Shorter also promoted the 2017 annual meeting theme, Unite, specifically calling attention to using Tuesday afternoon as a mission opportunity within the Columbia area, supporting church planters and the work of churches. He called on board members – and pastors throughout the state – to mobilize their people for this one-day mission trip in Columbia. The annual meeting will be Tuesday-Wednesday, November 7-8, 2017 at Shandon Baptist Church, Columbia. Shorter said he hopes for 1,000 South Carolina Baptists at work in Columbia on Tuesday afternoon and then gathering Tuesday evening to celebrate in worship together.

On Monday of the two-day board meeting, before its regular team (formerly committee) meetings, the full board met to approve the standing rules for its teams, working to advance the convention’s four priorities of Sending Missionaries, Starting Churches, Strengthening Churches, and Sharing Hope. The teams then met respectively with assigned, lateral SCBC staff members on Monday afternoon.

On Tuesday morning, teams reported for the first time to the full board. The Church Strengthening and the Priority Advancement teams each reported meeting with staff for prayer, orientation, and education.

The Operations Team – including the work of the board’s former Properties Committee – announced the purchase of a new copier for the SCBC Building; a focus on safety and security, including First Aid, at SCBC properties; a new ropes course and handrails along stairways at Camp McCall; and, improvements at Baptist Collegiate Ministry facilities.

The Budget, Finance & Audit (BF&A) Team reported that audits for the SCBC Executive Board ministries, Baptist Ministries for the Aging, Connie Maxwell Children’s Home, Baptist Courier, and North Greenville University were all returned as unmodified, meaning that information within the audits was, chairman Talmadge Tobias said, “materially correct and accurate, and that financial work was well-prepared and professionally administered.” The BF&A also approved funding for the property requests of the Operations Team. The BF&A did report that the current 2017 budget is operating about six percent under budget and that Cooperative Program receipts are behind the comparatively same time in 2016. Tobias said the 2018 budget would be prepared with a $500,000 reduction, from $28.5 million to $28 million, in mind. That announcement is to aid the convention’s partners, whose contribution is a set percentage of budget receipts. Knowing the SCBC 2018 budget goal will be $500,000 less than the 2017 budget will help partners in their own budget planning for 2018. The Executive Board finalizes its budget recommendation at the October meeting prior to formal presentation for approval by the messengers at the SCBC annual meeting.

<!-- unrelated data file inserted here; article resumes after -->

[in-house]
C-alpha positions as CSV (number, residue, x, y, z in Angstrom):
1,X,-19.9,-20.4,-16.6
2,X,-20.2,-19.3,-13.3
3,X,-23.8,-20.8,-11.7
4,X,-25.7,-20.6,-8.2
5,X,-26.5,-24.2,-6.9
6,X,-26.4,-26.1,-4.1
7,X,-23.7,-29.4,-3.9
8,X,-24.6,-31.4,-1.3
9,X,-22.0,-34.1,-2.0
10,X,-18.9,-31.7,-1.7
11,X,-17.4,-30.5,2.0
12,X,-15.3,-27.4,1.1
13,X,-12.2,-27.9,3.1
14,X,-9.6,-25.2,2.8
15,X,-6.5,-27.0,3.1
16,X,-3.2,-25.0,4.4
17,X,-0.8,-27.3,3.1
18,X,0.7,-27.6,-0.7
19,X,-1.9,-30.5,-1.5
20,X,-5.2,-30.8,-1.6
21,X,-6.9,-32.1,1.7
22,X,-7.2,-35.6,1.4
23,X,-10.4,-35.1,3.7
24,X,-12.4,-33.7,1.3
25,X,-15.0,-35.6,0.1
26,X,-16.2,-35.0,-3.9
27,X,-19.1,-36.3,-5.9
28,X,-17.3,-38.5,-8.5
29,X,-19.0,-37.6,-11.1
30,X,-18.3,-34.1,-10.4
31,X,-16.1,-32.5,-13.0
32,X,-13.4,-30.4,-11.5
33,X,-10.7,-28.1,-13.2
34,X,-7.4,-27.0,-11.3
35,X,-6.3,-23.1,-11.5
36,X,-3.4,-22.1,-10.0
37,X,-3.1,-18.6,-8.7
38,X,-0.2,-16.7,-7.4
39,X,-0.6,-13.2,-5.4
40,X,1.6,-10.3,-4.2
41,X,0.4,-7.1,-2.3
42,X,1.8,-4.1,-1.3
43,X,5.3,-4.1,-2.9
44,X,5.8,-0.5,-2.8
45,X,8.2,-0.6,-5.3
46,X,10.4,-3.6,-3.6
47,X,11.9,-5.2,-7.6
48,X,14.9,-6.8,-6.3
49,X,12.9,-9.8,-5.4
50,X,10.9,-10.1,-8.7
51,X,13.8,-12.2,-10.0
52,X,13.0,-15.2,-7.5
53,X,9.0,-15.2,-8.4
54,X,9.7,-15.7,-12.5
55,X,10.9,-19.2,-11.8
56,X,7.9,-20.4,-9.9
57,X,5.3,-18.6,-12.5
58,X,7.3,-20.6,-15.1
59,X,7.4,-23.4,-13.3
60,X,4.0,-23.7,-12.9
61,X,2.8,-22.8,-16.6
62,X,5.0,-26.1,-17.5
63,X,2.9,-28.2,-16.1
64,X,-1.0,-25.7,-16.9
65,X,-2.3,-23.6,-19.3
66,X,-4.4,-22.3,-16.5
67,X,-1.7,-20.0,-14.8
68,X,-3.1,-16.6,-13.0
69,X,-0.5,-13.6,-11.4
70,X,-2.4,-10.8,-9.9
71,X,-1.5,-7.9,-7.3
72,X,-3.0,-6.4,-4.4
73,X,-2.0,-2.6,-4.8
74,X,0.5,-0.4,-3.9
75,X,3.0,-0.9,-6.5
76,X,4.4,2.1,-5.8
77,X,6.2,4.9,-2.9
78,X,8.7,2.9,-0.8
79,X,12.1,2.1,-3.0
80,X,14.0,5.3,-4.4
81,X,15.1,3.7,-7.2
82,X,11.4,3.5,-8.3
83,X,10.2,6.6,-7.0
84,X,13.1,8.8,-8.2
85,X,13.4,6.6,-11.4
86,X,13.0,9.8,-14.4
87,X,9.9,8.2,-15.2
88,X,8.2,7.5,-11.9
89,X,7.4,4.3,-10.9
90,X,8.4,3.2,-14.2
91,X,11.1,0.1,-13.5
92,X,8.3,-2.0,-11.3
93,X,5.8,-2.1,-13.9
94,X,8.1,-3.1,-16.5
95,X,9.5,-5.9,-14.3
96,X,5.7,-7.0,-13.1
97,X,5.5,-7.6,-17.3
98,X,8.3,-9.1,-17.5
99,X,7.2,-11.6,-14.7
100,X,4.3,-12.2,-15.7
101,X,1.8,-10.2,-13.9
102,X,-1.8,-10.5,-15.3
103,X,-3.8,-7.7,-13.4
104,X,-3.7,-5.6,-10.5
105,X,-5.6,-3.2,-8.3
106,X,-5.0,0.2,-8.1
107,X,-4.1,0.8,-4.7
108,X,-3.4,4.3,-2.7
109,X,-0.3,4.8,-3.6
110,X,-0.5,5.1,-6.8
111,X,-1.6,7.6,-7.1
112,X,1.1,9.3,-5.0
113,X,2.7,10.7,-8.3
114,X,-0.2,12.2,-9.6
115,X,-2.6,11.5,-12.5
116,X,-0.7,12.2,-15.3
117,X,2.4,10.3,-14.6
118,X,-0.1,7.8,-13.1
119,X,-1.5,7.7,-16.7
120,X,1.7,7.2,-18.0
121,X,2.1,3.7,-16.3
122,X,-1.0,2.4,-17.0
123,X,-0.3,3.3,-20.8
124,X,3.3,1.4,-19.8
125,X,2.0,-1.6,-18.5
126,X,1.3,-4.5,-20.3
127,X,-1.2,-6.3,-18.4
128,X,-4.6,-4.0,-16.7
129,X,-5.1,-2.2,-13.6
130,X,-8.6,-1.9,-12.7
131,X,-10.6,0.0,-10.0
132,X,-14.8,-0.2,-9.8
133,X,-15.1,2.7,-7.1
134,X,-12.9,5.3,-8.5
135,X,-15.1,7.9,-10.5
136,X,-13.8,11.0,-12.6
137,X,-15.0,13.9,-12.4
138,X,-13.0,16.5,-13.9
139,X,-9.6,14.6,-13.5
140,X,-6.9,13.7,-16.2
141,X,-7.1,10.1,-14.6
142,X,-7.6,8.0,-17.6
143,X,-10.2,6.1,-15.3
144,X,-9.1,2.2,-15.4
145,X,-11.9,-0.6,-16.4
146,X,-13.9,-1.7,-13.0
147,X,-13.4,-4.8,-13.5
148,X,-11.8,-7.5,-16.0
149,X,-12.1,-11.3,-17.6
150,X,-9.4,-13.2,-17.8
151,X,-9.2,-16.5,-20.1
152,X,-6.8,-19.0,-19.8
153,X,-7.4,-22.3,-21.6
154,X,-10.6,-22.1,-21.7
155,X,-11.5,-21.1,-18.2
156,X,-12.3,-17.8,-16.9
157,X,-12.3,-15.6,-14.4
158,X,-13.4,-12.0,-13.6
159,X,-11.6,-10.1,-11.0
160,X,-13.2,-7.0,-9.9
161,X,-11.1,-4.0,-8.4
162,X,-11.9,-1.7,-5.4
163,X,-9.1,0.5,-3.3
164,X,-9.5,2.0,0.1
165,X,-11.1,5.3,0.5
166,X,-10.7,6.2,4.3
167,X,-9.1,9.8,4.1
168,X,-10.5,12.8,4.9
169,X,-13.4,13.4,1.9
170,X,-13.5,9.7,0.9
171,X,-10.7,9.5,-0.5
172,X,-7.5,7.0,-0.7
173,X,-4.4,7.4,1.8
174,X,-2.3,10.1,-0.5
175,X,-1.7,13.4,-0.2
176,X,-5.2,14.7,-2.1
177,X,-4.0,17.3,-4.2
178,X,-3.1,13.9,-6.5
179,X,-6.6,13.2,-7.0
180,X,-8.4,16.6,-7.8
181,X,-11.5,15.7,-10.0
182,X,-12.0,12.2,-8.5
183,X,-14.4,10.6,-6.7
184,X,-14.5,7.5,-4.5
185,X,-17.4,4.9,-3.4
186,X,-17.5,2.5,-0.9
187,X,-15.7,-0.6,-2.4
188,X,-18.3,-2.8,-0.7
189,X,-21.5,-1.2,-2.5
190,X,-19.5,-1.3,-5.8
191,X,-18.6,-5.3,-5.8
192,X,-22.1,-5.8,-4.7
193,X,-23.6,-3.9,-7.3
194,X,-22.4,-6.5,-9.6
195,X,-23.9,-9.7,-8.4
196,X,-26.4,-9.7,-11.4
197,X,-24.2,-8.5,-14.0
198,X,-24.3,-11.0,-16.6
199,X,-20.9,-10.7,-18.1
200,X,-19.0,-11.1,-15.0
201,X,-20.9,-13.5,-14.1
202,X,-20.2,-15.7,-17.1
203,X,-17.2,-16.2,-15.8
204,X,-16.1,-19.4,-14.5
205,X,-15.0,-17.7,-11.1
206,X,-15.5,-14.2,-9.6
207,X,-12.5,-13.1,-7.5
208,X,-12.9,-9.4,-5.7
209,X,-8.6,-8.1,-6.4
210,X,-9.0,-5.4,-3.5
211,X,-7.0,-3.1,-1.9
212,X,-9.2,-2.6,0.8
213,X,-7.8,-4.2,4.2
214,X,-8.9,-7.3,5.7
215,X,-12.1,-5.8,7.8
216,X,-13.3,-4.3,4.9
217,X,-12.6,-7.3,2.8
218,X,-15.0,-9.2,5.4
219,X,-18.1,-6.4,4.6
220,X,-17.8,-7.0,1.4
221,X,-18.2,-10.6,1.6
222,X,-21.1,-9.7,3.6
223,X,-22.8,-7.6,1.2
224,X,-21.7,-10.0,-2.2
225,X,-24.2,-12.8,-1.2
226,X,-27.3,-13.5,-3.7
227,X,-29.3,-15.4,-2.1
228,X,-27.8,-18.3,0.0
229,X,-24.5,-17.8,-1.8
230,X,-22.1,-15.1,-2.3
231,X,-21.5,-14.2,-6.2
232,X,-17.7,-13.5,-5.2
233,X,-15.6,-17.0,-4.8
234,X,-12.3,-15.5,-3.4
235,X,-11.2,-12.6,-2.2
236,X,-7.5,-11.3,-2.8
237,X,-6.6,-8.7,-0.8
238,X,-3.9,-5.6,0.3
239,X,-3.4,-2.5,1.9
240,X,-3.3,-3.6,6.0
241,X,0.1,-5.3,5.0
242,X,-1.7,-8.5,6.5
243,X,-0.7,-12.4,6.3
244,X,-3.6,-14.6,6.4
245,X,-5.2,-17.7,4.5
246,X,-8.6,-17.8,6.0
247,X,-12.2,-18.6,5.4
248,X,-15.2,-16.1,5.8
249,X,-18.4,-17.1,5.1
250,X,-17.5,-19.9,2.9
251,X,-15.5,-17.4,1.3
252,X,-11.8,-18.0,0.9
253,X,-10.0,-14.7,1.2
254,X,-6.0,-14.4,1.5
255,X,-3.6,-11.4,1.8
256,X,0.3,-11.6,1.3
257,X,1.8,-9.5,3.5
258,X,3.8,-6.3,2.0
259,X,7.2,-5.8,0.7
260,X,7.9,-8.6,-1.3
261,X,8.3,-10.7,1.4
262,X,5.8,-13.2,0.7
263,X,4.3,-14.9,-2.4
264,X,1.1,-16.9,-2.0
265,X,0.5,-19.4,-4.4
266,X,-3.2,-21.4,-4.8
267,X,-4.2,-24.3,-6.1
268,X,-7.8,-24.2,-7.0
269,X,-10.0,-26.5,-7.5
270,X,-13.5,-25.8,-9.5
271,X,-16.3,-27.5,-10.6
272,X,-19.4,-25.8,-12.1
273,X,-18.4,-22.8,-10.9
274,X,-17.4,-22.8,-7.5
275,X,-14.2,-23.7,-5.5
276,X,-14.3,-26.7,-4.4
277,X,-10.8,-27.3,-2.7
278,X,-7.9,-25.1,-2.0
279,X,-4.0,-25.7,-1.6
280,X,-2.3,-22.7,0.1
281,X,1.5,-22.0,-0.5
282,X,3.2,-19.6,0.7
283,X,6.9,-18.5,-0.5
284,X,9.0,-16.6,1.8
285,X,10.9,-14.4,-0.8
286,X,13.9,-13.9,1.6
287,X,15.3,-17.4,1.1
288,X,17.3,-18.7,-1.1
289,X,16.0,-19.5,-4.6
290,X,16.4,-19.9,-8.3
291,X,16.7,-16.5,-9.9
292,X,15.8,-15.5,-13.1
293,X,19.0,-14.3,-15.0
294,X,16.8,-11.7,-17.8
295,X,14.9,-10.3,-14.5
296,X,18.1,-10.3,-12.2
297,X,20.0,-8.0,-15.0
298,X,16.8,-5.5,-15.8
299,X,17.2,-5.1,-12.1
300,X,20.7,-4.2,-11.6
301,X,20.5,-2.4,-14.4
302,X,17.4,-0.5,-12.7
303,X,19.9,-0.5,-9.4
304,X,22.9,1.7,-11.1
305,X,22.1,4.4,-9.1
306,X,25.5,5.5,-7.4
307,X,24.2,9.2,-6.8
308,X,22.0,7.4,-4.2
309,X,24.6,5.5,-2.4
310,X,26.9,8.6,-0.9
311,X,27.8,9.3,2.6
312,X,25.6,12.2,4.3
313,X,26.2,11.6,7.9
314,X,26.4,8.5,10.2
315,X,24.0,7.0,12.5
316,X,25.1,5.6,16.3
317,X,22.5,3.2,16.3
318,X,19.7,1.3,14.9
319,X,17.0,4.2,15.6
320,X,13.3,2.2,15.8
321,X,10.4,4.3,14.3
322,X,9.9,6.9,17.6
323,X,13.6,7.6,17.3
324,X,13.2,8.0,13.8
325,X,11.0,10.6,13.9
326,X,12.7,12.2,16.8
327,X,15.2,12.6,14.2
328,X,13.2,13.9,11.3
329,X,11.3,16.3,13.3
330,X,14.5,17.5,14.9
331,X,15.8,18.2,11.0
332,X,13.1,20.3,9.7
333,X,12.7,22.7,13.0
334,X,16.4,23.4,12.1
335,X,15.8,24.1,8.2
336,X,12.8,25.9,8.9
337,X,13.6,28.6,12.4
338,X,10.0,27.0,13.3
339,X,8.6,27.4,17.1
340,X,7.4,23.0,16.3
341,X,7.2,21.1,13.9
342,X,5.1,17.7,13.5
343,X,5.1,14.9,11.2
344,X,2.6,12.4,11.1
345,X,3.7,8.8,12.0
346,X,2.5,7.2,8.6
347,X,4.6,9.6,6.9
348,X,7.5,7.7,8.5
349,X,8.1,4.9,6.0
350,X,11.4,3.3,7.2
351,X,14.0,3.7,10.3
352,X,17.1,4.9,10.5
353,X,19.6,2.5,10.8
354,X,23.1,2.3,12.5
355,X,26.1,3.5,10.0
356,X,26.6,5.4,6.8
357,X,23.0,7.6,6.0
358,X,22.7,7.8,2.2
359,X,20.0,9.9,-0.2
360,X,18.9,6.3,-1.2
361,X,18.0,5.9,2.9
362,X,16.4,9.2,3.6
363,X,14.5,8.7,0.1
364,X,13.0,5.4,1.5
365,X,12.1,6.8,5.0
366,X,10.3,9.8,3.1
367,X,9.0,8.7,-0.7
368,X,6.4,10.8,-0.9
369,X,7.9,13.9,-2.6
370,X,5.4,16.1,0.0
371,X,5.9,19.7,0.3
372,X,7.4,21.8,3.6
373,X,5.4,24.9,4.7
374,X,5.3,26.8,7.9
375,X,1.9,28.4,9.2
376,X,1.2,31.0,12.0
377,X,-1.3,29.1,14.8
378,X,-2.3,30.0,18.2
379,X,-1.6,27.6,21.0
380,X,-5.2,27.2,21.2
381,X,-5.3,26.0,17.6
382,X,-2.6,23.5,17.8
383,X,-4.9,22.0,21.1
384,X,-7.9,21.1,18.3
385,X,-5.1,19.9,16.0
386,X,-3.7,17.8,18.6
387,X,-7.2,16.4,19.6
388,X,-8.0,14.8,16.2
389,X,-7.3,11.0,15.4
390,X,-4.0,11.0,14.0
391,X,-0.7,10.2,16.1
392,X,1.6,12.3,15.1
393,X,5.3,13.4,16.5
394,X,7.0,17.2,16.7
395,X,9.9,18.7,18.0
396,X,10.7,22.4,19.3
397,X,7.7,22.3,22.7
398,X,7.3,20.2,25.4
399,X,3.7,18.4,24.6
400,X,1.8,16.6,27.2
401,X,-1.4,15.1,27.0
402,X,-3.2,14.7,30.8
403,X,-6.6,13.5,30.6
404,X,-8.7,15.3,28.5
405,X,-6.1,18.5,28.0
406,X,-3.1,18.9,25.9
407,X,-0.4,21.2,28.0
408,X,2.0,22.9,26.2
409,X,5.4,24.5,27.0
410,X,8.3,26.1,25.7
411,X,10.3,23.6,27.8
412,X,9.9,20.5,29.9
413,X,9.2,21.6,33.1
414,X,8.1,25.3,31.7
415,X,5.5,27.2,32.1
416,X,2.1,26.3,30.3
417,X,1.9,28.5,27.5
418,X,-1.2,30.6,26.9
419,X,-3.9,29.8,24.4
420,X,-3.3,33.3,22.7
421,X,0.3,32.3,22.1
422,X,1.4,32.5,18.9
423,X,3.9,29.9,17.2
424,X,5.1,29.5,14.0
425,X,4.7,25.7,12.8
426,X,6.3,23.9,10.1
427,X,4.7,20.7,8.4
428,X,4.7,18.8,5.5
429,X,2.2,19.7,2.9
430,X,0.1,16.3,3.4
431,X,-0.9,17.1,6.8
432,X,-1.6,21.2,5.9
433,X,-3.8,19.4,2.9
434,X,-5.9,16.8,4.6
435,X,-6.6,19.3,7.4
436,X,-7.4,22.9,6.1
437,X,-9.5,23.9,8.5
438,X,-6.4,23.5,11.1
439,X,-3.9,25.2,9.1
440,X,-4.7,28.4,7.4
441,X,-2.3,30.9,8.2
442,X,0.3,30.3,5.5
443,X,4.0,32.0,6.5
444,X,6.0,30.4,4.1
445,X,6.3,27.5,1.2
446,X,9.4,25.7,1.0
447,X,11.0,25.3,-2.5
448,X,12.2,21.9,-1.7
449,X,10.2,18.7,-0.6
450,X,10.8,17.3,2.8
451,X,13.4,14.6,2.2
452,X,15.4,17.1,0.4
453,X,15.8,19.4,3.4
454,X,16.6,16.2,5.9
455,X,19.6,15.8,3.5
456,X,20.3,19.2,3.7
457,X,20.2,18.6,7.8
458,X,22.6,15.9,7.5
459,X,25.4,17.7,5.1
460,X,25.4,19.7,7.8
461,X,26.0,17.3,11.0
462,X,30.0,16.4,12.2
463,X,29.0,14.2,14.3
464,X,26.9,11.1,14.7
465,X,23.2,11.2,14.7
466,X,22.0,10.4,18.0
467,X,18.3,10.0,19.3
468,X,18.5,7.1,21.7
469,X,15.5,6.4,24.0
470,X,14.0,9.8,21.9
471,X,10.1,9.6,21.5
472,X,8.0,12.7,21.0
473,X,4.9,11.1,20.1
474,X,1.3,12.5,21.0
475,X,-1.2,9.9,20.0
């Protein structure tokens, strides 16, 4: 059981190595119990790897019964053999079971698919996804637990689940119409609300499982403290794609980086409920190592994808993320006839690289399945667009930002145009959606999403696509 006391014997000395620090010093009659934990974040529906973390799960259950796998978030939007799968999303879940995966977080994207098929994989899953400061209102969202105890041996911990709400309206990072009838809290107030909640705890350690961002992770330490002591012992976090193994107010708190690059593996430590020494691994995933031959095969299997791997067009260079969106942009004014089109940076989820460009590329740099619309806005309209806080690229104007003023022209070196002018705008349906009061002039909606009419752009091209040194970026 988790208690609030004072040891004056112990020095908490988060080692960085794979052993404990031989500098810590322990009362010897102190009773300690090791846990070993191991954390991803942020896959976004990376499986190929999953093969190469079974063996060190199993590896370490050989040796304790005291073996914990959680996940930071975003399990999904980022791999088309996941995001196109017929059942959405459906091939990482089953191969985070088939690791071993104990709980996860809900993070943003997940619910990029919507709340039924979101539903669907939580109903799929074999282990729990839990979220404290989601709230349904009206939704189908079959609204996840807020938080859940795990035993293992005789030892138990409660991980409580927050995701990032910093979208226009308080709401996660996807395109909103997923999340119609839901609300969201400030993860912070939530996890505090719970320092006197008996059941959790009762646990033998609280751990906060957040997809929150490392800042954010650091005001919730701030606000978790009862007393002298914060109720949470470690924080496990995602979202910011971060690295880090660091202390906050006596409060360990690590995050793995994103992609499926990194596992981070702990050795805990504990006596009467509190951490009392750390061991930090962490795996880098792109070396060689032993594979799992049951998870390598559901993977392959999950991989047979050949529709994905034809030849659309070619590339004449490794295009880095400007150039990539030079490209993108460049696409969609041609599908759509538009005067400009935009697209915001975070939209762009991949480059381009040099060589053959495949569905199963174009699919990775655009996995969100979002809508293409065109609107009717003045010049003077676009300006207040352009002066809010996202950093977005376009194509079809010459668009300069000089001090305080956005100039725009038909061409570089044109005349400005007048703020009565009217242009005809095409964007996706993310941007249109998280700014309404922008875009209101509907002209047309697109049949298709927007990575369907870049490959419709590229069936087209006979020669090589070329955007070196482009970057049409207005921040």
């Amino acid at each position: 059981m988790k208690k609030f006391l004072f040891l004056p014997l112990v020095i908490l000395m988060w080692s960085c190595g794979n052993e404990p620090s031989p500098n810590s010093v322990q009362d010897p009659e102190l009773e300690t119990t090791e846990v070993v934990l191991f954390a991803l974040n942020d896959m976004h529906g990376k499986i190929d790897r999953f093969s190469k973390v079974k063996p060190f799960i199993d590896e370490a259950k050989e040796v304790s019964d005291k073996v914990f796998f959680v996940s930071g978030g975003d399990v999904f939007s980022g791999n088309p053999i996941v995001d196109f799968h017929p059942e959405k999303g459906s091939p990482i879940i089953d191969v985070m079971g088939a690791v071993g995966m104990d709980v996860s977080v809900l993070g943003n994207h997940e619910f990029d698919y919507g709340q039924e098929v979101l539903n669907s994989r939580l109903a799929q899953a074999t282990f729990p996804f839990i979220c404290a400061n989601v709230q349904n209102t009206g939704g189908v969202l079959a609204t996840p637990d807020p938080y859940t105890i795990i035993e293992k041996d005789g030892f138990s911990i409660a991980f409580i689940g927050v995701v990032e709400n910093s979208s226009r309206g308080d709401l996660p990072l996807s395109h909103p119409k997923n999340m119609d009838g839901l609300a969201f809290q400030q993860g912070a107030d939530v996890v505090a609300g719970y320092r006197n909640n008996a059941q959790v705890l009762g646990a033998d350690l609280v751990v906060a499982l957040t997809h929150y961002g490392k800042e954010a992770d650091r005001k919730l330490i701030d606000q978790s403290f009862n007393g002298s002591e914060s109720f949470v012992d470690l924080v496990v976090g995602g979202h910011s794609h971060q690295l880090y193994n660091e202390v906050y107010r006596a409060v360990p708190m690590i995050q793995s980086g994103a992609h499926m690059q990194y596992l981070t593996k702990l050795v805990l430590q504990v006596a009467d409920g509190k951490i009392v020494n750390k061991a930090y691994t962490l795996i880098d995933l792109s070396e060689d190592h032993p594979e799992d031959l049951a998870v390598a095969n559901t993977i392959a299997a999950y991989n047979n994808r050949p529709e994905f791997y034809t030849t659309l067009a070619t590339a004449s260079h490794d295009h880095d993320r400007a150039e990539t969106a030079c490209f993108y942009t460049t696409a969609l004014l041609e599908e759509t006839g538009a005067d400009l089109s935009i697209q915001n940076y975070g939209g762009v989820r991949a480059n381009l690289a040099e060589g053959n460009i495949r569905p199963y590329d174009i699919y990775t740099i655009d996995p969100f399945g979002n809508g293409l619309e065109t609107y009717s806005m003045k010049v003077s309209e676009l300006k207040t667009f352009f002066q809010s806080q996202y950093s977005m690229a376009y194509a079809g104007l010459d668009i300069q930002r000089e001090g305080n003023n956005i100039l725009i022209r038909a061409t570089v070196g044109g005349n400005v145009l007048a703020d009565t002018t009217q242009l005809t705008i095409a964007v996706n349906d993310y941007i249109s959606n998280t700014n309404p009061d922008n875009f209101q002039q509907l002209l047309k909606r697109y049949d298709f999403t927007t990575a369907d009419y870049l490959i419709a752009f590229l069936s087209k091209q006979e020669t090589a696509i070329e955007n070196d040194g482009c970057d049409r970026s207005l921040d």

The board also heard reports from Baptist Ministries for the Aging and Anderson University. Other convention partners will provide reports at board meetings in October and December.